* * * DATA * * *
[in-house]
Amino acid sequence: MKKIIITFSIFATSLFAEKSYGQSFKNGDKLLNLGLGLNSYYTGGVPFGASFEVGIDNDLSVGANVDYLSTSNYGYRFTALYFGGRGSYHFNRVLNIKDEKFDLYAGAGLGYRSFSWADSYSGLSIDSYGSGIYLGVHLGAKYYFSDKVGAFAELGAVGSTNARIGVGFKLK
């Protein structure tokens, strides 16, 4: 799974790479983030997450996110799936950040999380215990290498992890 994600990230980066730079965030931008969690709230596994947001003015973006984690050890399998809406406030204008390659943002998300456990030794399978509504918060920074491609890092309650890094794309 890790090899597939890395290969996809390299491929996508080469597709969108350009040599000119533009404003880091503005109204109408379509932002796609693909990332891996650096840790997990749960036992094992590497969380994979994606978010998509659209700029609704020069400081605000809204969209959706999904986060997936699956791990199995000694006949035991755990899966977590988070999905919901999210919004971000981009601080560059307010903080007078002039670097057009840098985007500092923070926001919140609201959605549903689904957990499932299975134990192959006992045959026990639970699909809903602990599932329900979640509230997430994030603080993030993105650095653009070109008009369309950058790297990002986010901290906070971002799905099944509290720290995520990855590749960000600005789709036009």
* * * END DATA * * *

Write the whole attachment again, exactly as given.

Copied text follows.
[in-house]
Amino acid sequence: MKKIIITFSIFATSLFAEKSYGQSFKNGDKLLNLGLGLNSYYTGGVPFGASFEVGIDNDLSVGANVDYLSTSNYGYRFTALYFGGRGSYHFNRVLNIKDEKFDLYAGAGLGYRSFSWADSYSGLSIDSYGSGIYLGVHLGAKYYFSDKVGAFAELGAVGSTNARIGVGFKLK
């Protein structure tokens, strides 16, 4: 799974790479983030997450996110799936950040999380215990290498992890 994600990230980066730079965030931008969690709230596994947001003015973006984690050890399998809406406030204008390659943002998300456990030794399978509504918060920074491609890092309650890094794309 890790090899597939890395290969996809390299491929996508080469597709969108350009040599000119533009404003880091503005109204109408379509932002796609693909990332891996650096840790997990749960036992094992590497969380994979994606978010998509659209700029609704020069400081605000809204969209959706999904986060997936699956791990199995000694006949035991755990899966977590988070999905919901999210919004971000981009601080560059307010903080007078002039670097057009840098985007500092923070926001919140609201959605549903689904957990499932299975134990192959006992045959026990639970699909809903602990599932329900979640509230997430994030603080993030993105650095653009070109008009369309950058790297990002986010901290906070971002799905099944509290720290995520990855590749960000600005789709036009």